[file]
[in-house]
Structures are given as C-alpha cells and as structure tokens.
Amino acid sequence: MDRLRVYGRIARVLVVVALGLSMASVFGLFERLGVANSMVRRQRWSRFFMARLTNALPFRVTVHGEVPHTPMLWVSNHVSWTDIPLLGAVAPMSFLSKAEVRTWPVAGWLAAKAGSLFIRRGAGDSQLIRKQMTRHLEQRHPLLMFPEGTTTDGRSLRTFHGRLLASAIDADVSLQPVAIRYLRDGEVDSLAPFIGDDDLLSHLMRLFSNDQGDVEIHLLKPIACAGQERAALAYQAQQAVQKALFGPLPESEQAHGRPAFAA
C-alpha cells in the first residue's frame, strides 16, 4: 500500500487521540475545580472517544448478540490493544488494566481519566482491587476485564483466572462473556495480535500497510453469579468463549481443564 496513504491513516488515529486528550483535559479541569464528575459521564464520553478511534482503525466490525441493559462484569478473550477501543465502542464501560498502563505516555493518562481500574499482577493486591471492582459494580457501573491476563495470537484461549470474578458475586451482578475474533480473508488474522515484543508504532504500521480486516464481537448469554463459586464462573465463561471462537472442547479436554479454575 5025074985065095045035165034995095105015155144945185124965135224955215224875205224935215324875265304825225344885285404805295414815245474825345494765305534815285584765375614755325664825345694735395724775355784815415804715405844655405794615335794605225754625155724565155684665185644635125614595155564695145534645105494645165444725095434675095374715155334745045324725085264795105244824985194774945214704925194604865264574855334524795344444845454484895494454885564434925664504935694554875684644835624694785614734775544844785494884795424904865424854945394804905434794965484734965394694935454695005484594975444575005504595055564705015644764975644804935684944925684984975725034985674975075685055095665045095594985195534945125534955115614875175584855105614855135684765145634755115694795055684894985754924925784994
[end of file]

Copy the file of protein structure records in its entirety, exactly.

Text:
[in-house]
Structures are given as C-alpha cells and as structure tokens.
Amino acid sequence: MDRLRVYGRIARVLVVVALGLSMASVFGLFERLGVANSMVRRQRWSRFFMARLTNALPFRVTVHGEVPHTPMLWVSNHVSWTDIPLLGAVAPMSFLSKAEVRTWPVAGWLAAKAGSLFIRRGAGDSQLIRKQMTRHLEQRHPLLMFPEGTTTDGRSLRTFHGRLLASAIDADVSLQPVAIRYLRDGEVDSLAPFIGDDDLLSHLMRLFSNDQGDVEIHLLKPIACAGQERAALAYQAQQAVQKALFGPLPESEQAHGRPAFAA
C-alpha cells in the first residue's frame, strides 16, 4: 500500500487521540475545580472517544448478540490493544488494566481519566482491587476485564483466572462473556495480535500497510453469579468463549481443564 496513504491513516488515529486528550483535559479541569464528575459521564464520553478511534482503525466490525441493559462484569478473550477501543465502542464501560498502563505516555493518562481500574499482577493486591471492582459494580457501573491476563495470537484461549470474578458475586451482578475474533480473508488474522515484543508504532504500521480486516464481537448469554463459586464462573465463561471462537472442547479436554479454575 5025074985065095045035165034995095105015155144945185124965135224955215224875205224935215324875265304825225344885285404805295414815245474825345494765305534815285584765375614755325664825345694735395724775355784815415804715405844655405794615335794605225754625155724565155684665185644635125614595155564695145534645105494645165444725095434675095374715155334745045324725085264795105244824985194774945214704925194604865264574855334524795344444845454484895494454885564434925664504935694554875684644835624694785614734775544844785494884795424904865424854945394804905434794965484734965394694935454695005484594975444575005504595055564705015644764975644804935684944925684984975725034985674975075685055095665045095594985195534945125534955115614875175584855105614855135684765145634755115694795055684894985754924925784994